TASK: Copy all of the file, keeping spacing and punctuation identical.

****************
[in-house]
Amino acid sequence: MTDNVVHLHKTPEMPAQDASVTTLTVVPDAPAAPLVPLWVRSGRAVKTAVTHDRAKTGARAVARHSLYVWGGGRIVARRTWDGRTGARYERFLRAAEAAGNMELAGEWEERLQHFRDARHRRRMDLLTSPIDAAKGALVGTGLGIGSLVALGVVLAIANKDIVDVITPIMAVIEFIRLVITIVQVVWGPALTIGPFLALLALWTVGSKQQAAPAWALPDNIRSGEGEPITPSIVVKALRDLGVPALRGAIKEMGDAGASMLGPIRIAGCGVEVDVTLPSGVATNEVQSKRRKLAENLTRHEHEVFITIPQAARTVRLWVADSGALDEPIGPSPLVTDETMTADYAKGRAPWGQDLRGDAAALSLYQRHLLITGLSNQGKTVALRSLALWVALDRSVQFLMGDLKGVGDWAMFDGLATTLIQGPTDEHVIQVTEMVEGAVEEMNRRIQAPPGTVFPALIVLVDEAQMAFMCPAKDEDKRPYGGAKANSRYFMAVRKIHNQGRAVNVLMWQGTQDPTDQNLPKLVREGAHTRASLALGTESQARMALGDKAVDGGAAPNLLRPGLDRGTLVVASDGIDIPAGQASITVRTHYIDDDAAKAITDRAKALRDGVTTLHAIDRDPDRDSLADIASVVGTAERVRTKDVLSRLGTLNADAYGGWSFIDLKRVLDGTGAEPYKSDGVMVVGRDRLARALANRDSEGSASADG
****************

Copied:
[in-house]
Amino acid sequence: MTDNVVHLHKTPEMPAQDASVTTLTVVPDAPAAPLVPLWVRSGRAVKTAVTHDRAKTGARAVARHSLYVWGGGRIVARRTWDGRTGARYERFLRAAEAAGNMELAGEWEERLQHFRDARHRRRMDLLTSPIDAAKGALVGTGLGIGSLVALGVVLAIANKDIVDVITPIMAVIEFIRLVITIVQVVWGPALTIGPFLALLALWTVGSKQQAAPAWALPDNIRSGEGEPITPSIVVKALRDLGVPALRGAIKEMGDAGASMLGPIRIAGCGVEVDVTLPSGVATNEVQSKRRKLAENLTRHEHEVFITIPQAARTVRLWVADSGALDEPIGPSPLVTDETMTADYAKGRAPWGQDLRGDAAALSLYQRHLLITGLSNQGKTVALRSLALWVALDRSVQFLMGDLKGVGDWAMFDGLATTLIQGPTDEHVIQVTEMVEGAVEEMNRRIQAPPGTVFPALIVLVDEAQMAFMCPAKDEDKRPYGGAKANSRYFMAVRKIHNQGRAVNVLMWQGTQDPTDQNLPKLVREGAHTRASLALGTESQARMALGDKAVDGGAAPNLLRPGLDRGTLVVASDGIDIPAGQASITVRTHYIDDDAAKAITDRAKALRDGVTTLHAIDRDPDRDSLADIASVVGTAERVRTKDVLSRLGTLNADAYGGWSFIDLKRVLDGTGAEPYKSDGVMVVGRDRLARALANRDSEGSASADG